I wore a pale brown cable knit sweater I’d bought at a store called Jumpers with a tweed mini-skirt and brown tights. It was raining, as usual, and my hair had frizzed out like crazy. The curse of a curly-headed girl. I’d pulled it back into a low ponytail and tied it with a wide, cream-colored ribbon, but there was only so much I could do.
Mrs. Burke watched as I sat still as a statue and stared at the doorway. “You’ve got it bad, don’t you?”
“I sure do.” No sense in trying to deny it.
Mrs. Burke sighed. “And you don’t even know what he is.”
I would have asked her what she meant, but at that moment, Michael Nightingale walked into the teashop, completely knocking every coherent thought right out of my brain. It had begun raining harder, and droplets of water rolled down the leather jacket that encased his broad shoulders. He wiped them away, and ran a hand over his shaved head before squeezing his long legs under his usual table. The table looked almost too small for his tall, muscular body. As the storm picked up in intensity, the sky grew dark and ominous. Because of the lights inside the shop, however, I could see his reflection in the window clear as day as he dug through his backpack and pulled out a giant textbook. It was almost as good as staring at him directly.
Mrs. Burke sighed again.
“I know,” I said softly. “It’s hopeless.”
Mrs. Burke patted my arm. “Not so much hopeless as senseless. And stupid.”
“Thanks,” I said, frowning, but she’d already moved away.
I pulled out my dog-eared copy of Sun Tzu’s
The Art of War
and pretended to read as I snuck glances at Michael. The book had been a gift from my father, eminent professor and world-renowned expert on military strategy Dr. George Shaw, and it was my own personal bible. A former Junior Miss Kentucky might not seem to have much in common with a two-thousand-year-old military strategist, but I referred to Sun Tzu’s teachings almost every single day of my life. He was my hero, my teacher, and also my guide.
He’d been by my side as I dealt with the aftermath of my mother’s untimely death. He’d supported me as I became a serious student of the martial arts, in spite of my southern drawl and petite stature. And his practicality with a hint of ruthlessness was something I employed to win countless beauty pageants. Now I used it to find a way to get Michael Nightingale to notice me. I really was ten shades of pathetic at this point.
I knew for a fact boys like him weren’t interested in girls like me. He wore leather and a permanent scowl and exuded a sense of danger. I was as edgy as a cotton ball, and my looks definitely fell into the blonde, brown-eyed, wholesome, girl-next-door category. Michael existed in a different league altogether.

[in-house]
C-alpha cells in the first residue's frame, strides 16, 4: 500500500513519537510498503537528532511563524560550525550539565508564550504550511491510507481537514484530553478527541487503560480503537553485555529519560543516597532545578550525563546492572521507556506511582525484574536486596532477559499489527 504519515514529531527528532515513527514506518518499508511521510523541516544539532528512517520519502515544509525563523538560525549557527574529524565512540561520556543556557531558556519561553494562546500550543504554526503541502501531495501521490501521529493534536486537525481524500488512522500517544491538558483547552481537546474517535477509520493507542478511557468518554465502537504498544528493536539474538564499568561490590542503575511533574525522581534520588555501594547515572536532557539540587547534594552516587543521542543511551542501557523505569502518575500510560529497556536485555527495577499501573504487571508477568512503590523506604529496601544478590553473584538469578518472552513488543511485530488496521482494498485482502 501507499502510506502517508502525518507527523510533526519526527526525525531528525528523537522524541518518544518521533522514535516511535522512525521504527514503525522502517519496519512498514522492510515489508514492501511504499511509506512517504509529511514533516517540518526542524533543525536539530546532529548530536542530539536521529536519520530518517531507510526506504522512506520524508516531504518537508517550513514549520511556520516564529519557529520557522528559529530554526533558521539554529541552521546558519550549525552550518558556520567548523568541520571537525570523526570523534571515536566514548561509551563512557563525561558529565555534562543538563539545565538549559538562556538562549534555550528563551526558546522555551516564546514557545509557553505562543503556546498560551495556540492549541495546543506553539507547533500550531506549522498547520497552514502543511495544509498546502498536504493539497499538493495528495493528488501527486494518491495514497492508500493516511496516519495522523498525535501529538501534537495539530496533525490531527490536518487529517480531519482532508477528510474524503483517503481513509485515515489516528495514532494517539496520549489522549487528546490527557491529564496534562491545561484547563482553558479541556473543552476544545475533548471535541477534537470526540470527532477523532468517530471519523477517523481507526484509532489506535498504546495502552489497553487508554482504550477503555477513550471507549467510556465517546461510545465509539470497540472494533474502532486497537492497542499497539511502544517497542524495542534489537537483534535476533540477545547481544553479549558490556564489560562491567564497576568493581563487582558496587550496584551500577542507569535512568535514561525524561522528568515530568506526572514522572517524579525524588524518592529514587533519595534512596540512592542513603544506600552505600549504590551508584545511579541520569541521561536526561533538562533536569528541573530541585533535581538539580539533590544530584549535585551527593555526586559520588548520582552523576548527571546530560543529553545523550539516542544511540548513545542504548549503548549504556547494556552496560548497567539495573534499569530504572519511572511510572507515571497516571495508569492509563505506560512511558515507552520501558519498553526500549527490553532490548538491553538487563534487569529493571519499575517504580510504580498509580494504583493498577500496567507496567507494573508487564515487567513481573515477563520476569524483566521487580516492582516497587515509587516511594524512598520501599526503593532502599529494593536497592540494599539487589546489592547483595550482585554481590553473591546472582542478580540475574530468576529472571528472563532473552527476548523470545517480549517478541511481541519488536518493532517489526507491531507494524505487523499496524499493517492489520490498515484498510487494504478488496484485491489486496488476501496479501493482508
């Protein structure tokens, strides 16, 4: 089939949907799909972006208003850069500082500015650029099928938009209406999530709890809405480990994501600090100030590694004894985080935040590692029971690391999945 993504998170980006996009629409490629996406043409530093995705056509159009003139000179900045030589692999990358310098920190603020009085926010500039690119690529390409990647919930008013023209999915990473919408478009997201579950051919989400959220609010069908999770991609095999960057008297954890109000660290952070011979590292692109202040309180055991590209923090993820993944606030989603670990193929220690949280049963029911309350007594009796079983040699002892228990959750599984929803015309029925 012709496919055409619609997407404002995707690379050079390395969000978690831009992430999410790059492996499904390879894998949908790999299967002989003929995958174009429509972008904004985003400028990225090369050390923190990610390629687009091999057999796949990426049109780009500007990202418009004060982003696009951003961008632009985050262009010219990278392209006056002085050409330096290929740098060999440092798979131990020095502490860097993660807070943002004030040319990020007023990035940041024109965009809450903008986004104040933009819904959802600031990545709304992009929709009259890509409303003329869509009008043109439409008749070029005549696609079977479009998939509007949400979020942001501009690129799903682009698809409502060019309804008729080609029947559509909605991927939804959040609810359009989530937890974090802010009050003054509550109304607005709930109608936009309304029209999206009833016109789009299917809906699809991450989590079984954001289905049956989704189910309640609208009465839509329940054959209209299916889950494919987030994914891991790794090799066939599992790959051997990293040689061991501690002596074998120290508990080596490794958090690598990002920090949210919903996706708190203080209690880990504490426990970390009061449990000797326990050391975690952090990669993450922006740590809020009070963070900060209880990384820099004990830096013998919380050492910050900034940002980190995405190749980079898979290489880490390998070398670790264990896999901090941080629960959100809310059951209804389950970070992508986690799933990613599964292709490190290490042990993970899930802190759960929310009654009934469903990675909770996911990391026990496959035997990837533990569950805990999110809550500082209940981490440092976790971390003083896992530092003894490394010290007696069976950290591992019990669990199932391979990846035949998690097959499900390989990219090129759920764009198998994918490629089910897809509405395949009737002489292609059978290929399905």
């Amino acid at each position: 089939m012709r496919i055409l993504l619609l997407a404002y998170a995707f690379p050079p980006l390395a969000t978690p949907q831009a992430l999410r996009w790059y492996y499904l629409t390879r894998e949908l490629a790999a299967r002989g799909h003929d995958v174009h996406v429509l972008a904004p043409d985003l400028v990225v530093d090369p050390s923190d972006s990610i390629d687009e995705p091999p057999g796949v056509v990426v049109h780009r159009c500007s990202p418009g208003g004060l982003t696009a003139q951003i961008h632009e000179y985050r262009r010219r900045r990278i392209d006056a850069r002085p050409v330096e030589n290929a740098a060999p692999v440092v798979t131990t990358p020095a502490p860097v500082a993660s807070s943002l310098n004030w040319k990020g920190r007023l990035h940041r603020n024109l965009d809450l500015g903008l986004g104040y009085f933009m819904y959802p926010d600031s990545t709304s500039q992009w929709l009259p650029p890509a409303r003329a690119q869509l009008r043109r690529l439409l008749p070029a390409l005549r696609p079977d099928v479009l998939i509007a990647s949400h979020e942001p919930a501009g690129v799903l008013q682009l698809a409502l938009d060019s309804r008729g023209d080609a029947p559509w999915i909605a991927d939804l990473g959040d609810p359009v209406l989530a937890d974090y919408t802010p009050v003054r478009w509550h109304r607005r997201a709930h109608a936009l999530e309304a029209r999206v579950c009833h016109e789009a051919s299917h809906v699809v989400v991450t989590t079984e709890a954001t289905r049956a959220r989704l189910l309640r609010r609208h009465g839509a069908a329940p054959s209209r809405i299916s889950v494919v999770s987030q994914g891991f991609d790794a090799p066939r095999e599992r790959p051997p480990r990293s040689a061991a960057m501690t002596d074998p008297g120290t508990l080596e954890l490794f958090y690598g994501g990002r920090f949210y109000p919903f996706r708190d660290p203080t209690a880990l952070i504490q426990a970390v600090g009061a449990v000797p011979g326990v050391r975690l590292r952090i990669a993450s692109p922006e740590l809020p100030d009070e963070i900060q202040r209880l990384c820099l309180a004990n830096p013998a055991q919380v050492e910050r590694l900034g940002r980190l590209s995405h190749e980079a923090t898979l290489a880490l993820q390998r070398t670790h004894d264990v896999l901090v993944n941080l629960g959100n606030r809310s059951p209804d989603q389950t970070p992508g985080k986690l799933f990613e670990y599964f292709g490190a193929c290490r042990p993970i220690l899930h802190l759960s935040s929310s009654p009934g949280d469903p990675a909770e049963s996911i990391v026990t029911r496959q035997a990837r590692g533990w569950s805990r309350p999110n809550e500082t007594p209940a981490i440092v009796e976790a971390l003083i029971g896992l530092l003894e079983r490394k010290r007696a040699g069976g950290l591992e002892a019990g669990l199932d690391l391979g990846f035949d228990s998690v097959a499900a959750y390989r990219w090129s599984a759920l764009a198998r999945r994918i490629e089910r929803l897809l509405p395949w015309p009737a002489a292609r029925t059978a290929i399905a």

He shifted his book, allowing his entire face to reflect in the glass. I swallowed hard when I realized what was actually going on. He wasn’t staring at his book. At this very moment, he watched me just as stealthily and as intently as I watched him.
According to Sun Tzu, any good warrior knows to use whatever weapons are at hand, and my hair had sometimes been called my best feature. It hung well past my shoulders, and on days when I had a few extra hours to spare and decided to straighten it, it nearly hit my bottom. I’d never straightened it for pageants back in Kentucky, though. Southern judges loved nothing better than a contestant with a head full of curls.
I wondered if Michael liked my hair as much as those judges. I twirled a lock that had come loose from my ponytail around my finger to test the theory. He watched, mesmerized, and I realized Sun Tzu had been right yet again. Every opponent had a weak point, and Michael Nightingale seemed enthralled by a something so simple it almost made me laugh. A lock of hair. Who would have thought?
Finally, after weeks of being ignored, Michael Nightingale saw me. Really saw me. I took a deep breath and blew it out slowly. Now or never.
One of the most critical elements in planning a battle is timing. I could either make the first move with Michael Nightingale, or sit here every day watching him from a distance like a creeper.
I slammed my book shut, making the woman at the table next to me jump. “Sorry,” I murmured, my cheeks turning pink.
Michael had stuck his nose back into his book, and ignored me once again. I walked over to the counter on the pretense of getting more sugar. On the way back, I paused at his table, and read the title of his book.
“Organic chemistry. That must be hard.”
Worst pick up line ever. I should have listened to Mrs. Burke and just stayed at my table and drooled over Michael from afar. I was about to run away when he looked up, knocking the breath right out of my lungs. From far away, his eyes looked blue, but up close they were the color of a clear turquoise sea.
Clear turquoise sea.
I’d moved beyond pathetic into scary.
“Why are you talking to me?”
His voice was low and rough. I blinked at him. Several times. I’d been prepared for small talk, but his question sounded more like a confrontation.
My cheeks burned as he stared at me, waiting for me to speak. I opened and closed my mouth like a fish out of water. Not my most attractive look. Between the blinking and the gaping, Michael probably thought I had serious issues. He may have been right.
I squared my shoulders, realizing I’d almost waved the white flag of defeat before the battle had even begun. I gave myself an internal slap on the head, slid into the seat across from him, set down my cup of tea, and folded my hands on the table. He raised one eyebrow in surprise. He didn’t realize I’d just made an important battle decision. The white flag had been buried in the dust. I was now on the attack.